Chandra Feltman, PhD – Staff Psychologist / Practicum Coordinator              

  • PhD, University of Tennessee
  • MA, Eastern Illinois University

Pronouns in Use: She/Her/Hers/Herself

Center activities: I provide individual and group therapy to undergraduate and graduate students, training and supervision to graduate trainees, and campus outreach.

Theoretical Style: I believe that authenticity, compassion, and empathy are essential to create a space where clients feel safe and genuinely connected. As such, I find myself naturally drawn to an approach rooted in person-centered and interpersonal process theory, while also utilizing interventions from emotion-focused and dialectical behavioral therapy. Additionally, I integrate a feminist/multicultural approach to my work and believe I can best serve my clients by opening honest dialogues about how their intersecting social identities and various experiences of oppression, both external and internalized, might relate to presenting concerns.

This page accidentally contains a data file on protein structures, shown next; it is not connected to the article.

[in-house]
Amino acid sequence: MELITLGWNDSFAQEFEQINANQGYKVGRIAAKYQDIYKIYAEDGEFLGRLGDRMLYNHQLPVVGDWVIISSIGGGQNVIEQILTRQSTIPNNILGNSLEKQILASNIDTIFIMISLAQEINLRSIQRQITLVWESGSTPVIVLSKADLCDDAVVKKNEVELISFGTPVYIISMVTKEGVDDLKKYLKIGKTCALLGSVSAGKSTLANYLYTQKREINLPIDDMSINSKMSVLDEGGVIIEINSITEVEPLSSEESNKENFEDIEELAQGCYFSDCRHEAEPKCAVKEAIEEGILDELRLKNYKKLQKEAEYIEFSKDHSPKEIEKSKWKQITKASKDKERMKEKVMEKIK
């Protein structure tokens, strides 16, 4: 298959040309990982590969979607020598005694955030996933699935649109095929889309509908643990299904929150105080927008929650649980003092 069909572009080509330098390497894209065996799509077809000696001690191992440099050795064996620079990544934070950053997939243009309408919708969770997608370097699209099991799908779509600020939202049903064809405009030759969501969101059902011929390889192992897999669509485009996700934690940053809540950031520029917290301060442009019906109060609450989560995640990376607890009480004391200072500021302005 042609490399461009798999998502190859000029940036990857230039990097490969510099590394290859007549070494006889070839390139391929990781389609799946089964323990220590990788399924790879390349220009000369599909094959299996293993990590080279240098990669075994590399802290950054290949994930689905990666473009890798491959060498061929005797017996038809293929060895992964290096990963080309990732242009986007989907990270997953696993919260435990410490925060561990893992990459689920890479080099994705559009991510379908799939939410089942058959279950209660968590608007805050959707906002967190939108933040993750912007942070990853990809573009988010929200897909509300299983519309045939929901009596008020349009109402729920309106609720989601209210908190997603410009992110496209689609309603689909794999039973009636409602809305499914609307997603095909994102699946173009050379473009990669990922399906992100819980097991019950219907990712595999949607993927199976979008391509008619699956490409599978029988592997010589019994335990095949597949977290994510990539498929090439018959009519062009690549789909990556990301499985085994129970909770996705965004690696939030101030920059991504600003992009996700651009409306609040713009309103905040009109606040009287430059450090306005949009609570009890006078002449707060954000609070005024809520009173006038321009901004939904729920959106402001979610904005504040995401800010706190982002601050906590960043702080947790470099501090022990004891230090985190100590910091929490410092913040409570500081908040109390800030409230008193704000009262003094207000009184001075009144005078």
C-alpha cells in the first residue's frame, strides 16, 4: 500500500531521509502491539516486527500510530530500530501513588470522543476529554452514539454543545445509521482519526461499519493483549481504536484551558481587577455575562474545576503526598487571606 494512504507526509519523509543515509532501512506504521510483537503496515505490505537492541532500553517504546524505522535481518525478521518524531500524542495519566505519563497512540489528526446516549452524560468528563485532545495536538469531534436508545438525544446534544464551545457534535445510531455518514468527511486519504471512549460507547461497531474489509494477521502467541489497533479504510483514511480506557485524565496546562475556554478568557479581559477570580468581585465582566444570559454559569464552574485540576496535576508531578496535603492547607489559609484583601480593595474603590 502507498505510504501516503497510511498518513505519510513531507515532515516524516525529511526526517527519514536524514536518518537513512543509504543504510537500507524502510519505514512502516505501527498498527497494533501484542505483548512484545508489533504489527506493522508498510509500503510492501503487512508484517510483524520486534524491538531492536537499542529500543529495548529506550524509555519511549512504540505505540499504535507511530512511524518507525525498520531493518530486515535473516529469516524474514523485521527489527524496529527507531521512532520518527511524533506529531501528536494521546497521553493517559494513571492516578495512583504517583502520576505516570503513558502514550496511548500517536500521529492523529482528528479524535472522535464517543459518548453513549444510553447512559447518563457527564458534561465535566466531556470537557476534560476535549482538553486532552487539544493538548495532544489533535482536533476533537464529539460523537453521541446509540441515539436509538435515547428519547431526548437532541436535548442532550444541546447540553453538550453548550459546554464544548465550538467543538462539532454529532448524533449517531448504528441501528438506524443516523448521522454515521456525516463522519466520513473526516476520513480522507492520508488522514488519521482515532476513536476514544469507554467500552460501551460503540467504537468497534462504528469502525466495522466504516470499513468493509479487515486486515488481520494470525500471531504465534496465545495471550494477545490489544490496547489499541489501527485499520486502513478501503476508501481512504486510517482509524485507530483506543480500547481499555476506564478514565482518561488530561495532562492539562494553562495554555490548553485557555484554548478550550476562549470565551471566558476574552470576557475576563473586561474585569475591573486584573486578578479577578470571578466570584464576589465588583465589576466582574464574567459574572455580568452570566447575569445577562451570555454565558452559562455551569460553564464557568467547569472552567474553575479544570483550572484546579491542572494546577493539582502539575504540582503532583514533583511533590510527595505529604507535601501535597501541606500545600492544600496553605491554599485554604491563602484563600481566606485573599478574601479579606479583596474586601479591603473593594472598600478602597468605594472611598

Professional Interests: I truly enjoy working with a wide variety of presenting concerns. However, I have particular interest and training in trauma recovery, family-of-origin issues, relational concerns, and body image. Supervising and supporting clinicians in training is also a passion of mine and one of my favorite aspects of working in a university counseling center.

Supervision Model: I approach supervision from a developmental perspective, while incorporating a strength-based and collaborative approach. I do my best to create an environment in which trainees feel safe to celebrate their successes, process their challenges, and ultimately strengthen their professional competence and confidence.

Personal Interests: In my free time, I enjoy traveling, seeing live music, trying new restaurants, hiking, cuddling with the cutest dog in the world (Iggy Pup, my 100 lb Great Pyrenees), and, of course, Netflixing (yes, it’s a verb).


William K. Hahn, Ph.D. — Staff Psychologist

  • Purdue University, 1987
  • Adjunct Professor, Department of Public Health
  • Licensed Clinical Psychologist and Health Service Provider
  • APA Internship: Indiana University School of Medicine, Department of Psychiatry